Russian Nobel Peace Prize winner calls Ukraine war "insane and criminal"
Why it matters: Human rights groups from Russia and Ukraine accepted the 2022 Nobel Peace Prize over the weekend for their work to document war crimes and abuse of power.
Details: Rachinsky, who heads the Russian human rights group Memorial, said in his acceptance speech that "fascism" under Russian President Vladimir Putin has become “the ideological justification for the insane and criminal war of aggression against Ukraine," according to CNN.
- He also claimed that Kremlin authorities told him to turn down the award, per BBC News. There has been no official confirmation of Rachinsky's claim.
- "In today's Russia, no one's personal safety can be guaranteed," he told BBC's HARDtalk program. "Yes, many have been killed. But we know what impunity of the state leads to. … We need to get out of this pit somehow."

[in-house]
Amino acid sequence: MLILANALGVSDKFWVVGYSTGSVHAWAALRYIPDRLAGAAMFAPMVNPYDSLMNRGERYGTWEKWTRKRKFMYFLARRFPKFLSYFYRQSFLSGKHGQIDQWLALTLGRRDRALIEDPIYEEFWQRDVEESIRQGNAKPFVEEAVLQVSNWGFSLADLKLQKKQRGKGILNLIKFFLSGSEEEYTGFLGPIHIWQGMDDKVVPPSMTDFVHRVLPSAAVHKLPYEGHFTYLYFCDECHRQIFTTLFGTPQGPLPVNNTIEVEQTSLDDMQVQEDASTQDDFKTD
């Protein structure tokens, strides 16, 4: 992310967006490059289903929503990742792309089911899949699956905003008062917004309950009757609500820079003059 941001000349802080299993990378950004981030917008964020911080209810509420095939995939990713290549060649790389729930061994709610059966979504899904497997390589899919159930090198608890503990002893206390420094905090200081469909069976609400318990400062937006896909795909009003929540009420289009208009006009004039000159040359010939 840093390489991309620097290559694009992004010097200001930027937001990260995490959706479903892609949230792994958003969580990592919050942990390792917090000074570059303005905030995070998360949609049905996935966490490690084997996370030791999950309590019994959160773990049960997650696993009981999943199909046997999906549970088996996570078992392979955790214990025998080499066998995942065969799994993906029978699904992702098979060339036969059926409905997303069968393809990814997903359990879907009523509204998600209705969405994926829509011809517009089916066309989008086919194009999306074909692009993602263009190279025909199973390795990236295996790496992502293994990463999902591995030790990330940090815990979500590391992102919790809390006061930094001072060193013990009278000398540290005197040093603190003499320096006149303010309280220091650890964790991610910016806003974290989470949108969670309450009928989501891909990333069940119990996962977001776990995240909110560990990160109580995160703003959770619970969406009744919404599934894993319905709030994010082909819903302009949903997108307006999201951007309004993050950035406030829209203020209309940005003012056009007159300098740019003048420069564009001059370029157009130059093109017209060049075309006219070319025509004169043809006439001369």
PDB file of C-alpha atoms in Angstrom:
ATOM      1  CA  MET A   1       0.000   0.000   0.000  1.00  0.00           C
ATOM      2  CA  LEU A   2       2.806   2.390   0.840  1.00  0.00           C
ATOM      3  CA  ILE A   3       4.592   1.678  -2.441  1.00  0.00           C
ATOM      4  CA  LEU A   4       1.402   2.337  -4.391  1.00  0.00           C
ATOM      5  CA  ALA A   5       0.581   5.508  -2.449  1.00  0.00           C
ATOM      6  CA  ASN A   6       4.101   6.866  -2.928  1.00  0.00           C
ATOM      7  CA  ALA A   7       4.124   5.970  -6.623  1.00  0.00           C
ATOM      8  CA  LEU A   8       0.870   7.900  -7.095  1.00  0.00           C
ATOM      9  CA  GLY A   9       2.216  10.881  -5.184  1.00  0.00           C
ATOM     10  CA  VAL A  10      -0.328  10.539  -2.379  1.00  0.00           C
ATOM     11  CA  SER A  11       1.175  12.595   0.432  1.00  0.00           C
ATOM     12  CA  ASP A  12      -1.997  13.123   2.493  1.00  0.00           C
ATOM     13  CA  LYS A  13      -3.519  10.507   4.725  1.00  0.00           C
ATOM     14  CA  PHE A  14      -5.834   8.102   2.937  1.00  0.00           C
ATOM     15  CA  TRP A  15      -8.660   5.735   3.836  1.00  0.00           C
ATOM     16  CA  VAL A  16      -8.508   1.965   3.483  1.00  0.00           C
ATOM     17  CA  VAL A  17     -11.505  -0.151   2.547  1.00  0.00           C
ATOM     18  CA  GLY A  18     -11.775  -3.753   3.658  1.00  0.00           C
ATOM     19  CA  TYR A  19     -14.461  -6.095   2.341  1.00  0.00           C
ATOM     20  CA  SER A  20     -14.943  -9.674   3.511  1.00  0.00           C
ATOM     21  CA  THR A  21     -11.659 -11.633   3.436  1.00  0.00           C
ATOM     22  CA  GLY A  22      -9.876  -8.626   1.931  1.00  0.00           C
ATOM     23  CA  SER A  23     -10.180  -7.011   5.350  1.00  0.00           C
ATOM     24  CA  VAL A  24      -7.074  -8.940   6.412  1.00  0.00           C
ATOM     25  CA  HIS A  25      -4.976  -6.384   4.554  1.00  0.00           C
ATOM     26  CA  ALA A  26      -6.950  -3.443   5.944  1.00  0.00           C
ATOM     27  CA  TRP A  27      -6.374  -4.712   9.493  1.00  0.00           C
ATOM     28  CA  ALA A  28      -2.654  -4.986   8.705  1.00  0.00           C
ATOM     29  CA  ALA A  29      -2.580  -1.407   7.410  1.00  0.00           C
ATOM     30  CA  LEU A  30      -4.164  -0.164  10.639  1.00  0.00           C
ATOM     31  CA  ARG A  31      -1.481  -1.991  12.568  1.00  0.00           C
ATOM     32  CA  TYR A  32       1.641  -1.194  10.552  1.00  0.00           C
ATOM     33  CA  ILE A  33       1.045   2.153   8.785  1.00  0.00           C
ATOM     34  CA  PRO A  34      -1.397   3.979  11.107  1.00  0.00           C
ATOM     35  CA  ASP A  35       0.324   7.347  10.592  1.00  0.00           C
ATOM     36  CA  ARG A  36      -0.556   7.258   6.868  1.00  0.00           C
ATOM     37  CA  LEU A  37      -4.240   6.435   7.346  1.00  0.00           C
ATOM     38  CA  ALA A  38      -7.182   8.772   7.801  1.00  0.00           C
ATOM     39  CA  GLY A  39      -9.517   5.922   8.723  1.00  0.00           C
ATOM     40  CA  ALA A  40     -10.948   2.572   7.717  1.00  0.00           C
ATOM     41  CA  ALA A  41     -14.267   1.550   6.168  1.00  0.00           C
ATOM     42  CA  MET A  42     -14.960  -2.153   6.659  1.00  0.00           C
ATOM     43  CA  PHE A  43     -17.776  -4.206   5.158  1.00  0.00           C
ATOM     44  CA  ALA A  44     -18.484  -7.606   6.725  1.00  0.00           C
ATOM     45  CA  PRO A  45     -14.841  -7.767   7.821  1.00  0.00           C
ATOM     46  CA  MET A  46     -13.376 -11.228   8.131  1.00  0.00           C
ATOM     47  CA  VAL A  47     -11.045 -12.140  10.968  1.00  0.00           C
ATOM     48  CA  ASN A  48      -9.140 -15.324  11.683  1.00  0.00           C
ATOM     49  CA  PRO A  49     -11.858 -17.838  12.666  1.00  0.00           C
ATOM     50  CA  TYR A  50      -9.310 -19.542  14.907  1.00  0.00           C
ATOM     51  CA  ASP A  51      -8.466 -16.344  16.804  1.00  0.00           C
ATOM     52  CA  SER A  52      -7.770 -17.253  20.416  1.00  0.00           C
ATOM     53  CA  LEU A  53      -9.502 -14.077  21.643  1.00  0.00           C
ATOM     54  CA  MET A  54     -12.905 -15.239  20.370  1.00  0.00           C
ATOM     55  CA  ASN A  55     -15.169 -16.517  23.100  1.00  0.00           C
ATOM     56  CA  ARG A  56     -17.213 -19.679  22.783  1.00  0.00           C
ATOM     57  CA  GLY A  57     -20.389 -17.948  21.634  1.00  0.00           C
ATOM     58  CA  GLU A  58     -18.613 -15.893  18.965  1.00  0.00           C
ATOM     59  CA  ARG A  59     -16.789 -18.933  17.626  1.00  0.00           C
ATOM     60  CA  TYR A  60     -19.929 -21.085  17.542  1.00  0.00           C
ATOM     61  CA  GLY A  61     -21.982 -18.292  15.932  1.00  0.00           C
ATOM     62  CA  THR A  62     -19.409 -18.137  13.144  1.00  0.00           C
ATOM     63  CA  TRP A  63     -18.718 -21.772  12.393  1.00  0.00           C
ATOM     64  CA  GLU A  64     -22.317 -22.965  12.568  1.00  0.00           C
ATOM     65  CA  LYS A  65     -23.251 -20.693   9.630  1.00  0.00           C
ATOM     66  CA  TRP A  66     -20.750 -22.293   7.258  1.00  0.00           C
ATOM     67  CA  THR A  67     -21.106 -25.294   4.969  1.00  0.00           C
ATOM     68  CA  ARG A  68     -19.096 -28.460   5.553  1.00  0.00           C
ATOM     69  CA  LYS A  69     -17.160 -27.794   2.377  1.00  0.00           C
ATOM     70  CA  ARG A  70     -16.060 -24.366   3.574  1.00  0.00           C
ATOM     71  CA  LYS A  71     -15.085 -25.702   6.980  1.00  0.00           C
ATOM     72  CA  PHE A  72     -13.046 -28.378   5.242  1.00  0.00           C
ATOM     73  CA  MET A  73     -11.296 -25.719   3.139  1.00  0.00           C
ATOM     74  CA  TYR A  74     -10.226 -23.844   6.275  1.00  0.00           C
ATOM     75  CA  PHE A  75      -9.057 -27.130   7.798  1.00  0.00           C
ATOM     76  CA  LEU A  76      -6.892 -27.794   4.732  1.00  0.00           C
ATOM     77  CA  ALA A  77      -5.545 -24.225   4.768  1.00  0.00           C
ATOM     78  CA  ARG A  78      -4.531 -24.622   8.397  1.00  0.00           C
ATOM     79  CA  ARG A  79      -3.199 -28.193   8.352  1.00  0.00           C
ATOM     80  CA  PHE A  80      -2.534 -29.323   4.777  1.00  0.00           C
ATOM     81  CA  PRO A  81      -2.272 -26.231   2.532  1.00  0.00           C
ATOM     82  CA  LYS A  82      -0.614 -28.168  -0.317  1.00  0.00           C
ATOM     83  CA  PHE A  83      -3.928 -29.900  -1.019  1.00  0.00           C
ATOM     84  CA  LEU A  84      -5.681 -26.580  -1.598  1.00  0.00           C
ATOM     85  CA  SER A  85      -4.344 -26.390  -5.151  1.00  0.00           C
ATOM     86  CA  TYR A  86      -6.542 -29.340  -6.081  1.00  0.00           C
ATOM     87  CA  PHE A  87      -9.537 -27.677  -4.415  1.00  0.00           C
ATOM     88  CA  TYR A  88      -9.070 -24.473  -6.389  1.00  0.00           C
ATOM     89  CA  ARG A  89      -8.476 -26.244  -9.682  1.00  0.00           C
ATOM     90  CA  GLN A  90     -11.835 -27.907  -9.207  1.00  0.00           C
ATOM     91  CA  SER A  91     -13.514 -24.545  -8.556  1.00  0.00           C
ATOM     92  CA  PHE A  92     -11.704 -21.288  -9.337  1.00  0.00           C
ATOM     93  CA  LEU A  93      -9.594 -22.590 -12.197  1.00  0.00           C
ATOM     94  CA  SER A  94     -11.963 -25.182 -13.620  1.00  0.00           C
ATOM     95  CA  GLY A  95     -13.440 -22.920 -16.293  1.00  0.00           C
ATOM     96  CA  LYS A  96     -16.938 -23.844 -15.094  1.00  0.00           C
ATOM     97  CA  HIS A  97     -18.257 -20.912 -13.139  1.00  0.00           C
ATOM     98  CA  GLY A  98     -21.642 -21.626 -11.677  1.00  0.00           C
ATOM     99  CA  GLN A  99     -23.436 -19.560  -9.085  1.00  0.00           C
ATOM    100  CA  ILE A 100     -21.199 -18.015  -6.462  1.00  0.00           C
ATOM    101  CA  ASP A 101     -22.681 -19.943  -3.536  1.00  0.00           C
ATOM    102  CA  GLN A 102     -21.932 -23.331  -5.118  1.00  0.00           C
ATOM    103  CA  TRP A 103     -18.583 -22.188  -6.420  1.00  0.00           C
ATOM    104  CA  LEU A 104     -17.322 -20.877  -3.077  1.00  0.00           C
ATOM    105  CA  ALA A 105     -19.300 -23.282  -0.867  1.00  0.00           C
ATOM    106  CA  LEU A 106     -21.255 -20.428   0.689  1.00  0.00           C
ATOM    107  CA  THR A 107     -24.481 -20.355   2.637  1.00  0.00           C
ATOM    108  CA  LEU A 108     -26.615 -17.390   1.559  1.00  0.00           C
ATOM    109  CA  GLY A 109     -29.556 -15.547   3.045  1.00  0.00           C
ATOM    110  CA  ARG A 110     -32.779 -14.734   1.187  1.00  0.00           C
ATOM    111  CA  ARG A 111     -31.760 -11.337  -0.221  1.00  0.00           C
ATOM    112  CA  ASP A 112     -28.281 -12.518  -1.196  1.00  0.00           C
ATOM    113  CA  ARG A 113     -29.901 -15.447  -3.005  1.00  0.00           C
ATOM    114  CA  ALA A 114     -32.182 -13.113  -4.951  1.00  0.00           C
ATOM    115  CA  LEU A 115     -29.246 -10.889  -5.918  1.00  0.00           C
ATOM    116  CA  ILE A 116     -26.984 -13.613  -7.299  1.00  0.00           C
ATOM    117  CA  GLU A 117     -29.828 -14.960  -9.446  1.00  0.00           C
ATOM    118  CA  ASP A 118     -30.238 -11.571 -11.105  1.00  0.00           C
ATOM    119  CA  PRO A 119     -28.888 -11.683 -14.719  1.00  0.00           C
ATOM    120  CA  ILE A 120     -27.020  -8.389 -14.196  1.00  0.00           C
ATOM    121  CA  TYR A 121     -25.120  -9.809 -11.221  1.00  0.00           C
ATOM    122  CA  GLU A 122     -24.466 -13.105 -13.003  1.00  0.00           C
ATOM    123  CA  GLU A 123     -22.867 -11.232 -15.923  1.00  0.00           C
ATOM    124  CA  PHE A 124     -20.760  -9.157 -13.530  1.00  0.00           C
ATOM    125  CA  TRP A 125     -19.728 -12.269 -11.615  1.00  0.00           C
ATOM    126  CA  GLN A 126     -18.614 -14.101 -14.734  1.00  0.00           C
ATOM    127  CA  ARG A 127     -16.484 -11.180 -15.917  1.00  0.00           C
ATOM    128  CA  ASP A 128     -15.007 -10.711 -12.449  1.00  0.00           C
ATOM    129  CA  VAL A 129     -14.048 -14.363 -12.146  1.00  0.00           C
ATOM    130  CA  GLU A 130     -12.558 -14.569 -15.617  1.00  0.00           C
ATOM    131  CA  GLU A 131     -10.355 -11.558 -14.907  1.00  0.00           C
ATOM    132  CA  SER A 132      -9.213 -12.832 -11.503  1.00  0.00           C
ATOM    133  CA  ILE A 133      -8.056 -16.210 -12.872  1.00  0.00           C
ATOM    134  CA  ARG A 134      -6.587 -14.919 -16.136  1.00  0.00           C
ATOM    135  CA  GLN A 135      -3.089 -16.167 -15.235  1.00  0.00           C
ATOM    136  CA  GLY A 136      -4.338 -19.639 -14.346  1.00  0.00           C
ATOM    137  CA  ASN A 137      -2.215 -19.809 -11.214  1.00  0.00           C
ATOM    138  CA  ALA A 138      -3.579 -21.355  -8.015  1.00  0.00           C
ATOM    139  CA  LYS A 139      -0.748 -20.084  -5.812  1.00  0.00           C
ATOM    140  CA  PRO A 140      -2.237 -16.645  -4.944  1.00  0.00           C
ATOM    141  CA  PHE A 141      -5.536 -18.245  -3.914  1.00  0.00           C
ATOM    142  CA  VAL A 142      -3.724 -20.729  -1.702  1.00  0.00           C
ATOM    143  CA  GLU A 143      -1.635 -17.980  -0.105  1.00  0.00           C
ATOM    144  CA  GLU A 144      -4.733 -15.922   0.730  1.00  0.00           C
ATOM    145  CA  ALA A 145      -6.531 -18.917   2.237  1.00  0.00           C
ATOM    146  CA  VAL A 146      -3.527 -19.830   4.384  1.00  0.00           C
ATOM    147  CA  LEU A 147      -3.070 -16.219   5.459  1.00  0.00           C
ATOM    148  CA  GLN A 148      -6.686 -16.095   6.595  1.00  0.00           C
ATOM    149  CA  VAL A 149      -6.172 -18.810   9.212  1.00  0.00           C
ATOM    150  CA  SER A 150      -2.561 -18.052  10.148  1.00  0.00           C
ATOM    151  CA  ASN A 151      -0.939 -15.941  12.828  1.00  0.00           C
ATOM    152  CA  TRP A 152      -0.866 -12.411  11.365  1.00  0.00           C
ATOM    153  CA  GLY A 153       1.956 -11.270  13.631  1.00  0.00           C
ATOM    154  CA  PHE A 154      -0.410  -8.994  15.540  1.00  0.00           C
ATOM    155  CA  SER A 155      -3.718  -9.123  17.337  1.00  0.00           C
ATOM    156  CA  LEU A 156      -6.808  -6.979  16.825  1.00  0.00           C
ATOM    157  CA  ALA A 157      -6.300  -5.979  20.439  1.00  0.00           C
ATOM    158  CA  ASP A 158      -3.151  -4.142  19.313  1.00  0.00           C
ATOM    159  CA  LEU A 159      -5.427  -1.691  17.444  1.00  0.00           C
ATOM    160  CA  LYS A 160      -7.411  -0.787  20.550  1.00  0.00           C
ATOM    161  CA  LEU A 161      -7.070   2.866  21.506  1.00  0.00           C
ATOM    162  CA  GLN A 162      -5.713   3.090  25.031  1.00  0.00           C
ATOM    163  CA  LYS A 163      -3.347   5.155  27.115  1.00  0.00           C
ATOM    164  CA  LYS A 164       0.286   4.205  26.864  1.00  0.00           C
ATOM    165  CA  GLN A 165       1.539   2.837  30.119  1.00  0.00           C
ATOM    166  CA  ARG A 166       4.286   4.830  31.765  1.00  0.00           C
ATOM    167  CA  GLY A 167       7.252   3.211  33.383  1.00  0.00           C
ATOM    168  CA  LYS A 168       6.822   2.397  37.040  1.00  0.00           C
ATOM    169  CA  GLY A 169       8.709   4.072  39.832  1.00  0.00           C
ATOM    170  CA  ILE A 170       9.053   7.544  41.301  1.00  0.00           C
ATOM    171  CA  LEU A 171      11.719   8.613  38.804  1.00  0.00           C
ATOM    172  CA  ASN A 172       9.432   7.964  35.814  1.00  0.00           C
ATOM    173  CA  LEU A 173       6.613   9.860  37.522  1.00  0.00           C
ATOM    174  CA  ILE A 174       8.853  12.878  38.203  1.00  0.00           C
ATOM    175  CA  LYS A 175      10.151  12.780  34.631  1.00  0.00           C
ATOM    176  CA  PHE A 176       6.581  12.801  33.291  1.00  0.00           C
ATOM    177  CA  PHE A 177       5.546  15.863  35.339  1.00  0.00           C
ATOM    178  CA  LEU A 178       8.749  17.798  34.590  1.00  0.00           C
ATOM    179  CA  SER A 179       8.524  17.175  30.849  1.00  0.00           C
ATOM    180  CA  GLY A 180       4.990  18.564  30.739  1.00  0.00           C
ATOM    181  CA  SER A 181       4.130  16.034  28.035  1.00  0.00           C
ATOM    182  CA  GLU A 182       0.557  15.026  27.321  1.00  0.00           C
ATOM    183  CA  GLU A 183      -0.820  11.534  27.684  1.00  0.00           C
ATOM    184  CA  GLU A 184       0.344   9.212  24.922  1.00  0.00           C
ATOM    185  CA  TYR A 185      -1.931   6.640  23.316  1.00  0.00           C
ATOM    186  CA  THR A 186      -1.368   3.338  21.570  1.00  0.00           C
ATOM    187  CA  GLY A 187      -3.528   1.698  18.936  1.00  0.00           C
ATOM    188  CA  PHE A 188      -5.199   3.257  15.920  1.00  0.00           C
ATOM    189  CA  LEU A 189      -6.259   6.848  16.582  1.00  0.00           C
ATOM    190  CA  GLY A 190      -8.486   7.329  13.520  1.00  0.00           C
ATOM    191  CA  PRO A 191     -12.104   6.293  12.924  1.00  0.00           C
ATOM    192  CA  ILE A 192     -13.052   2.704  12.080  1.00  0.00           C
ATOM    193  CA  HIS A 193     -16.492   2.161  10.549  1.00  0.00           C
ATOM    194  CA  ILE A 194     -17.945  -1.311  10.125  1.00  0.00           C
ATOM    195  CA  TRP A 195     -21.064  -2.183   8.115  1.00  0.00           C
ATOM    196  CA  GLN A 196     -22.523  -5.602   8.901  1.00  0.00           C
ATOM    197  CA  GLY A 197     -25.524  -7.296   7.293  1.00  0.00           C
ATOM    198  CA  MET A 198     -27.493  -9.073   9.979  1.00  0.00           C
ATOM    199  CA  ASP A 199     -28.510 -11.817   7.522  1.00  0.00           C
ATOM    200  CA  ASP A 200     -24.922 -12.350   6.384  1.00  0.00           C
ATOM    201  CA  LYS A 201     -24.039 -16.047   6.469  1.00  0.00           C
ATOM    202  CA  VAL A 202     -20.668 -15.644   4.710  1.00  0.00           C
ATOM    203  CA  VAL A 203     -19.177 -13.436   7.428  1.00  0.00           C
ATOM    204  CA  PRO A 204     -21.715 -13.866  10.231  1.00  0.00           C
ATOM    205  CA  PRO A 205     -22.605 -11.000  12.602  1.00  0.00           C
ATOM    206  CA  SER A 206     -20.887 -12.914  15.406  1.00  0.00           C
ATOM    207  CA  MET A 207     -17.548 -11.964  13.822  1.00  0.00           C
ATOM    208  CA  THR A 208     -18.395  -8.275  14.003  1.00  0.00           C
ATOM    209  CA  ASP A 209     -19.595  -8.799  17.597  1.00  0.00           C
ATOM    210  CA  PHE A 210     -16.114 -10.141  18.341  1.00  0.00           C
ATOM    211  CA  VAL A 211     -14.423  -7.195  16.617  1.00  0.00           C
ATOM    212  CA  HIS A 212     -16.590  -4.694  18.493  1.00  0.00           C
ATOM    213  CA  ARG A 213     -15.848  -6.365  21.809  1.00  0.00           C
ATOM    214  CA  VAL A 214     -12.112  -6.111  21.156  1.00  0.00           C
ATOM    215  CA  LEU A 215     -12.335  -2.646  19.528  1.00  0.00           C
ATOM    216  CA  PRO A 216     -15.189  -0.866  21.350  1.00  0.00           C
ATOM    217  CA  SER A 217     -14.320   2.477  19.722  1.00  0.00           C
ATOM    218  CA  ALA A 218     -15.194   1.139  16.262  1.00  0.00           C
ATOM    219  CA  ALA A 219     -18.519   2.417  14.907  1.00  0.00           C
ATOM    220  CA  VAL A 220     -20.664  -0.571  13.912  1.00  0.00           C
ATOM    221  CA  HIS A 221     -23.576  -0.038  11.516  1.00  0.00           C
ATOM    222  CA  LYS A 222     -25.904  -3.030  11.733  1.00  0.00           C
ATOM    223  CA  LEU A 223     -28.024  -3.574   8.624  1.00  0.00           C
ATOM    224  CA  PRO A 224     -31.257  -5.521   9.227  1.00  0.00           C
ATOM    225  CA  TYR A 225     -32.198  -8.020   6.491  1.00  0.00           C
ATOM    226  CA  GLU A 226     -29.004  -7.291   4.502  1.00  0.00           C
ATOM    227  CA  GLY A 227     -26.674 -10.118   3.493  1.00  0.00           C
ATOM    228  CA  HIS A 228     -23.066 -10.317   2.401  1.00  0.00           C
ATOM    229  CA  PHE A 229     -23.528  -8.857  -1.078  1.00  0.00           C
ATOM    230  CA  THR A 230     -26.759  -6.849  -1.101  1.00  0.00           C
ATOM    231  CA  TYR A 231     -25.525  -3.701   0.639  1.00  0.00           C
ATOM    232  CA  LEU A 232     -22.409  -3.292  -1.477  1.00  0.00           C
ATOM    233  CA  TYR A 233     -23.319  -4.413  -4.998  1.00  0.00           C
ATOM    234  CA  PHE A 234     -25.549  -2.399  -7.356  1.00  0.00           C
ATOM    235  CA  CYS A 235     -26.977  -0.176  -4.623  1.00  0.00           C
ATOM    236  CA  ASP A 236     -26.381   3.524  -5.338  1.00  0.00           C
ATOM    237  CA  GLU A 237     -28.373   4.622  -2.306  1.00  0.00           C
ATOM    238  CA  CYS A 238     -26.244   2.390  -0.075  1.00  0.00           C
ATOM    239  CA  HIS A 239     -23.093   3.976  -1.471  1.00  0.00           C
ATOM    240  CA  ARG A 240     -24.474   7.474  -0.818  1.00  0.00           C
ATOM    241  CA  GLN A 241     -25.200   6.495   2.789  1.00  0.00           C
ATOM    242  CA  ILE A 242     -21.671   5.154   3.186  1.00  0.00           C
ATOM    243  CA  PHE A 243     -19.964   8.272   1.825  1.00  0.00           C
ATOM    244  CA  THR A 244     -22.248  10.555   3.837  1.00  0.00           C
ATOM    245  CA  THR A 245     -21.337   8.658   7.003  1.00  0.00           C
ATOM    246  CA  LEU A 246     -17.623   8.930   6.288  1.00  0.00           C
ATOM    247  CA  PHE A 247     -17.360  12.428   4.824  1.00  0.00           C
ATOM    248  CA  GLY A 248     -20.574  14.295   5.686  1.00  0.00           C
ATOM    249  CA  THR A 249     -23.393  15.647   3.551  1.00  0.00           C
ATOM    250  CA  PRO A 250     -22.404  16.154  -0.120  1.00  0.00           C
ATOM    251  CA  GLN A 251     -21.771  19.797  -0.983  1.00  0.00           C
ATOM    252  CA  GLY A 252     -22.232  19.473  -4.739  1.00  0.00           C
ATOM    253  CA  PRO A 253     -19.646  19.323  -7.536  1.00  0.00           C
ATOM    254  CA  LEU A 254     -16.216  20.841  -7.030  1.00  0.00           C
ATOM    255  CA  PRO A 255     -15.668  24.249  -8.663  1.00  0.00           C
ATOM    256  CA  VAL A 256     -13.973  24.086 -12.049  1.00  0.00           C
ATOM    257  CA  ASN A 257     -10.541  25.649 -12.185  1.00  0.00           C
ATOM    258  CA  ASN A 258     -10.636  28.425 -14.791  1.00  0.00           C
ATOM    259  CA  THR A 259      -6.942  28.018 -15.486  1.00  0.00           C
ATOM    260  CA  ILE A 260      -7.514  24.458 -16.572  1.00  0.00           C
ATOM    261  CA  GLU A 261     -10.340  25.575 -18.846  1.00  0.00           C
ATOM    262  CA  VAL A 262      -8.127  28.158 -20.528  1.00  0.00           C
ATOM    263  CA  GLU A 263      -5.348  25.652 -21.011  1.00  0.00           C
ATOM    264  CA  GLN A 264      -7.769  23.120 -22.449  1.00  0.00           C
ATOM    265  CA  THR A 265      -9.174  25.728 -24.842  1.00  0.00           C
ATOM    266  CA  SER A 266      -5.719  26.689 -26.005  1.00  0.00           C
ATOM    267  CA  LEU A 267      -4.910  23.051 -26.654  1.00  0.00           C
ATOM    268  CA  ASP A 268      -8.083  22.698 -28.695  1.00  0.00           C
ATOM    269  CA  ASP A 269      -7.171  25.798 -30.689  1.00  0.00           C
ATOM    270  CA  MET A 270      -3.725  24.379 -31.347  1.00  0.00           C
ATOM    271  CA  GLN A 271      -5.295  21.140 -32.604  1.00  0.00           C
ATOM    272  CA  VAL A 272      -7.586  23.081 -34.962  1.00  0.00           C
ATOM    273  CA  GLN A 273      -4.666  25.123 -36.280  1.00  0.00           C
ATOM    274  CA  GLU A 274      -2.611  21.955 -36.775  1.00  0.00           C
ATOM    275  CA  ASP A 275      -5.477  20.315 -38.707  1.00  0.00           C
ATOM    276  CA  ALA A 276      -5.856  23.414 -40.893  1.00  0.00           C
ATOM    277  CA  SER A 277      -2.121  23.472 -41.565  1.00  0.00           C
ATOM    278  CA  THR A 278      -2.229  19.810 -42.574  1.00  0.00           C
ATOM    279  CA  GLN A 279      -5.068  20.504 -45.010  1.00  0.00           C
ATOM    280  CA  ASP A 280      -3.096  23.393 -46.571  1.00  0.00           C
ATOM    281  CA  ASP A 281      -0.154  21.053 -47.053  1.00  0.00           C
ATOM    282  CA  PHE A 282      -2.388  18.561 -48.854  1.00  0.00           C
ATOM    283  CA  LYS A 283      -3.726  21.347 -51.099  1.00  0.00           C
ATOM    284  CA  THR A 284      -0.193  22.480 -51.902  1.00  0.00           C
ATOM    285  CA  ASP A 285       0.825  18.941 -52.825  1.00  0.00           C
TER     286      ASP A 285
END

Zoom out: Both the Memorial and the Center for Civil Liberties in Ukraine received the award, as well as Belarusian advocate Ales Bialiatski, Axios' Noah Bressner writes. Bialiatski’s wife accepted the award on his behalf at the ceremony this weekend, CNN reports.
- The Norwegian Nobel Committee said the three laureates “have made an outstanding effort to document war crimes, human rights abuses and the abuse of power. Together they demonstrate the significance of civil society for peace and democracy."
- The three will split prize money of 10,000,000 Swedish krona ($900,000).
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